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Book: “Kismet” by Amina Akhtar
Publishing Info: Thomas & Mercer, August 2022
Where Did I Get This Book: I own it.
Book Description: From Amina Akhtar comes a viciously funny thriller about wellness—the smoothies, the secrets, and the deliciously deadly impulses.
Lifelong New Yorker Ronnie Khan never thought she’d leave Queens. She’s not an “aim high, dream big” person—until she meets socialite wellness guru Marley Dewhurst. Marley isn’t just a visionary; she’s a revelation. Seduced by the fever dream of finding her best self, Ronnie makes for the desert mountains of Sedona, Arizona.
Healing yoga, transcendent hikes, epic juice cleanses…Ronnie consumes her new bougie existence like a fine wine. But is it, really? Or is this whole self-care business a little sour?
When the glam gurus around town start turning up gruesomely murdered, Ronnie has her answer: all is not well in wellness town. As Marley’s blind ambition veers into madness, Ronnie fears for her life.
Review: I am not, nor have I ever been, someone who buys into influencer stuff, especially not ‘wellness’ influencers. Yes, my husband and I have a Peloton that I am constantly trying to get into a solid routine with, and yes, I’ve tried yoga, and meditation. But that’s about as far as I go. AND EVEN THEN I feel like I’m constantly stopping and starting, no matter how much I love having Cody Rigsby tell me that I’m fierce, babe! But I’m also super interested in the drama around influencers and some of the dirt you hear about the wellness community, but that’s just because I love a good mess. And that is probably why I was very interested in reading “Kismet” by Amina Akhtar. For one, the cover is gorgeous. I’m not as big into book covers as Serena, but this one just snagged my attention the moment I saw it. And then when I saw that it was a satirical thriller that pokes fun at the wellness movement, much like her previous book “#FashionVictim” did for the fashion industry, that just clinched it. I had to read it.
In terms of working as a thriller, “Kismet” has all the elements to lead to general success. We have an engaging protagonist in Ronnie, a young woman who is trying to start a new leaf after years of living with her abusive aunt Shameem. She has recently found confidence thanks to her life coach turned friend Marley, an aspiring wellness influencer who convinced her to sell her home and move to Sedona, Arizona, a wellness based community. Ronnie has self doubt issues which makes it easy to care for her, and easy to believe that she may not trust her judgement as things start to take a turn for the strange, to the violent. We also have a mystery of a mysterious person murdering predatory wellness influencer superstars in the community, perhaps partially at the behest of the local raven population. Seeing Ronnie try to become her own person while starting to realize that she may be getting close to a murderer makes for a suspenseful mystery, though perhaps not in ways I was expecting. There were a lot of good moments of suspense, as well as some good twists and turns that I didn’t see coming, and the murders are both disturbing but also kind of tongue in cheek as some truly reprehensible people get picked off one by one. It really made it so I couldn’t put the book down as I charged forth to find out just what was going on.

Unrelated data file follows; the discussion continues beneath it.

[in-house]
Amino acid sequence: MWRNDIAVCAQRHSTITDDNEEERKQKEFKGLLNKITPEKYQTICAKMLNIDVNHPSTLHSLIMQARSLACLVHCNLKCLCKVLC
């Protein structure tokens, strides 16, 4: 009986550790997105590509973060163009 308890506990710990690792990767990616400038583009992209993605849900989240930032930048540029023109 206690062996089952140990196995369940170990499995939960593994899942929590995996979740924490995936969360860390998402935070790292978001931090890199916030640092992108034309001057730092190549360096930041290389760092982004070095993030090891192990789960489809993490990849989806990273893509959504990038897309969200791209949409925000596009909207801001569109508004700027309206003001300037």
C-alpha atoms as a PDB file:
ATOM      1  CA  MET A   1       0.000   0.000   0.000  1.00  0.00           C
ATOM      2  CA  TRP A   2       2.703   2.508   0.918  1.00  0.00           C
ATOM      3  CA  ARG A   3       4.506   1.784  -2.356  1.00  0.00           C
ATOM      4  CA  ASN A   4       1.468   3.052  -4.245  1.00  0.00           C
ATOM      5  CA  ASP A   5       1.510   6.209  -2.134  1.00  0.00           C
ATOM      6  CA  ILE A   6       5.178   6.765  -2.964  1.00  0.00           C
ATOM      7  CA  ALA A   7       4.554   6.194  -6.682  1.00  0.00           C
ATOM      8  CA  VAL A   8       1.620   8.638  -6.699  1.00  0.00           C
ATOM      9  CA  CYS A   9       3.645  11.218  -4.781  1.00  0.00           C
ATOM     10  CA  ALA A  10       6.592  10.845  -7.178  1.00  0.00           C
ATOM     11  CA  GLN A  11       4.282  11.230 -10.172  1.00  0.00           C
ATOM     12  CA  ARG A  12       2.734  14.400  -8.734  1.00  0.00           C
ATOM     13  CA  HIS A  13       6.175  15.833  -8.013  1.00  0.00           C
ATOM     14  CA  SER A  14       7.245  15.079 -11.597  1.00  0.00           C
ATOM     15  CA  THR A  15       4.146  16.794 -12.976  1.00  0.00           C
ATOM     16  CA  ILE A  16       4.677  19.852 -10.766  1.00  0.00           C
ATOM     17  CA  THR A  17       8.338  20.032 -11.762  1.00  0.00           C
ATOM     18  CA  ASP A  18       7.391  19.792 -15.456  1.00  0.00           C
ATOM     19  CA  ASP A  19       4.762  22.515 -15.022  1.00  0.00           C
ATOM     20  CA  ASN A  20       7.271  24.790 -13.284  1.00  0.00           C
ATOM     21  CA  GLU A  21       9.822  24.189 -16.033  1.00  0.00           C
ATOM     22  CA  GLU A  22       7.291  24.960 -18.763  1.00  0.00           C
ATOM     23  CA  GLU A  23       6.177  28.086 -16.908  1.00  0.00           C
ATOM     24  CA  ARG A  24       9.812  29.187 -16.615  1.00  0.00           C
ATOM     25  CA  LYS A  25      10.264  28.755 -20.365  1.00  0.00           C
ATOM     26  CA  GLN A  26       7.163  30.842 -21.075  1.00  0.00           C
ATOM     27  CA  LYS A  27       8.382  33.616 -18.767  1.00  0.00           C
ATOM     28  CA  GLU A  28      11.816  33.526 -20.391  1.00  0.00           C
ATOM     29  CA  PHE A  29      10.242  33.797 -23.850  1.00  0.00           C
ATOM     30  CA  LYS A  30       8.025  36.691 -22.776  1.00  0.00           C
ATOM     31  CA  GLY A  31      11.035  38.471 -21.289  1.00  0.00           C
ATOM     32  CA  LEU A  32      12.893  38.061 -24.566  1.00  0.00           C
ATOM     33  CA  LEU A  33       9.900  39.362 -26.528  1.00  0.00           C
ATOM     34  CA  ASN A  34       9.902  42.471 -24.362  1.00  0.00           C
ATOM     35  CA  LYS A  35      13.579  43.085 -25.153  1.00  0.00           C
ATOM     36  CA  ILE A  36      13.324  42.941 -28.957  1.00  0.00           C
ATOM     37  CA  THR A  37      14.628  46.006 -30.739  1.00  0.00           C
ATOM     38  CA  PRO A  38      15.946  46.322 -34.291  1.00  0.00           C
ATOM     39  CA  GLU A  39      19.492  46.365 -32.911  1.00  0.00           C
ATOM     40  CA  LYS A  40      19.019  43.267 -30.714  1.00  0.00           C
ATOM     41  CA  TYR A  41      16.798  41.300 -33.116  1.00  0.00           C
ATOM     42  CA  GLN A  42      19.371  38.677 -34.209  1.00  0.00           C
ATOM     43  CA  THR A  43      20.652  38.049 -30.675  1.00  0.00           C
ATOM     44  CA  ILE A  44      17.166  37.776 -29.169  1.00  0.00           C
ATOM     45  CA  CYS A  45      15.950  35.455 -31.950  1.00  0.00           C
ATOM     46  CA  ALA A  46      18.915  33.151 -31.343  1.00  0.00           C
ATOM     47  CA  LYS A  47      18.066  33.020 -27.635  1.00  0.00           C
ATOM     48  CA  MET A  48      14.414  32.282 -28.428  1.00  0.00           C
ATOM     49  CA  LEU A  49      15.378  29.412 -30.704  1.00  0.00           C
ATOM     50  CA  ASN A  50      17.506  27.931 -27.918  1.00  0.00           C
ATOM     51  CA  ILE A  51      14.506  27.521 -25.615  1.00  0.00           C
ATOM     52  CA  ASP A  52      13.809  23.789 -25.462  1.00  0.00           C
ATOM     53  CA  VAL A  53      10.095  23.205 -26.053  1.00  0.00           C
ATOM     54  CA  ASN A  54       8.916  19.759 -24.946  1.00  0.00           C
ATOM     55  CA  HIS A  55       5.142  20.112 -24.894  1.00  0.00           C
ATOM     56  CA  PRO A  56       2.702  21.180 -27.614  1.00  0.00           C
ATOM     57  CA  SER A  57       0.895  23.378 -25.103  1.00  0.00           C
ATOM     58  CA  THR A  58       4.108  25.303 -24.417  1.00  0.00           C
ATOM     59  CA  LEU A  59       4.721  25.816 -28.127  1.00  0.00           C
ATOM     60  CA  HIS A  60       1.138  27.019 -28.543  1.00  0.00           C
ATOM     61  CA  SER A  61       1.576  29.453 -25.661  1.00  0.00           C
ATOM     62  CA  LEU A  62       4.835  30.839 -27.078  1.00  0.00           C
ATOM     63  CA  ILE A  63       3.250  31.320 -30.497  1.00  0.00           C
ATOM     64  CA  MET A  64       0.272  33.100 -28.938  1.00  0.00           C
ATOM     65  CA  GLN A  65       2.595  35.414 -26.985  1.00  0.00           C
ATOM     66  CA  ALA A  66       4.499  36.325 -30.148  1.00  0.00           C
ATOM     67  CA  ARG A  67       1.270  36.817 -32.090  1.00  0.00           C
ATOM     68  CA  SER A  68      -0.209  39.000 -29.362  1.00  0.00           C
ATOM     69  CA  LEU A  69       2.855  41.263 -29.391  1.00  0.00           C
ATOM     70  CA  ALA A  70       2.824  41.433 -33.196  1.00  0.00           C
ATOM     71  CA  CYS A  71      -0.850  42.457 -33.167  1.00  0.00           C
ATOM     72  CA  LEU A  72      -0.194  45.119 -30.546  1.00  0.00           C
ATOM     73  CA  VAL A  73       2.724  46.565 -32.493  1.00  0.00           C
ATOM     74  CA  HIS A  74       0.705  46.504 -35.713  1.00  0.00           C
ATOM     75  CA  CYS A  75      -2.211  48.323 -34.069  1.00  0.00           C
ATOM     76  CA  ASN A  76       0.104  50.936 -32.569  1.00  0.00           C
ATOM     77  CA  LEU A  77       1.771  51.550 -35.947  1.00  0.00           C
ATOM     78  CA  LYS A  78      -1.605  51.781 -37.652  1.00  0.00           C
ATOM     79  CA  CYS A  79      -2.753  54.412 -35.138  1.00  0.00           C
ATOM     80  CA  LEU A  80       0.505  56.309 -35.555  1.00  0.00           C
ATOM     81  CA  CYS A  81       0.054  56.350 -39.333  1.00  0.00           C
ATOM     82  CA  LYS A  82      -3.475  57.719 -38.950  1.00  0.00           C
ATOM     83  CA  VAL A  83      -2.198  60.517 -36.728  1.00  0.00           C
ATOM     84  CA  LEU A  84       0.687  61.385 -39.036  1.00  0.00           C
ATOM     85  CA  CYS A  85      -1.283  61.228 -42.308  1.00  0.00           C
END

But the aspect of this book that really hit it out of the park was how Akhtar so effortlessly satirizes and dismantles the idea of ‘wellness’ culture in our society, and how fraudulent, isolating, privileged, and, yes, racist it can be. The community Ronnie and Marley join has an open and body positive/health conscious demeanor and facade, but from the jump there are numerous problematic aspects to it. Be it people appropriating aspects of other cultures to make money, or disrespecting the environment around them, or hostility towards the Other (namely Ronnie, the only person of color in the community), Akhtar skewers the concepts that are thrown around by wellness influencers and has a very fun time making the community more and more unhinged whilst seeking out crystals, spiritual connection, and a like minded, albeit cult-like, group of neighbors. There is also a good exploration of white women weaponizing their race against women of color, as the friendship between Ronnie and Marley is codependent at best, and deteriorates into something far more toxic, with Marley hurling microaggressions, condescension, and then potential violence towards someone whom she supposedly loves like a sister. The community itself, with a few exceptions, is just as bad towards Ronnie, and it’s a very effective way of showing how this supposedly positive, wellness minded ethos is very much for a certain kind of person, all others to be either fetishized or looked upon with suspicion. It’s some great satire, and it has teeth.
I thoroughly enjoyed “Kismet”. And I think I will stick to my wellness routine of the exercise bike, quick meditation, and the occasional bath bombed soak in the tub.
Rating 9: Addictive, biting, funny, and genuinely surprising, “Kismet” is a hell of a fun read that satirizes an industry that could use a good ribbing.
“Kismet” is included on the Goodreads list “Mystery & Thriller 2022”.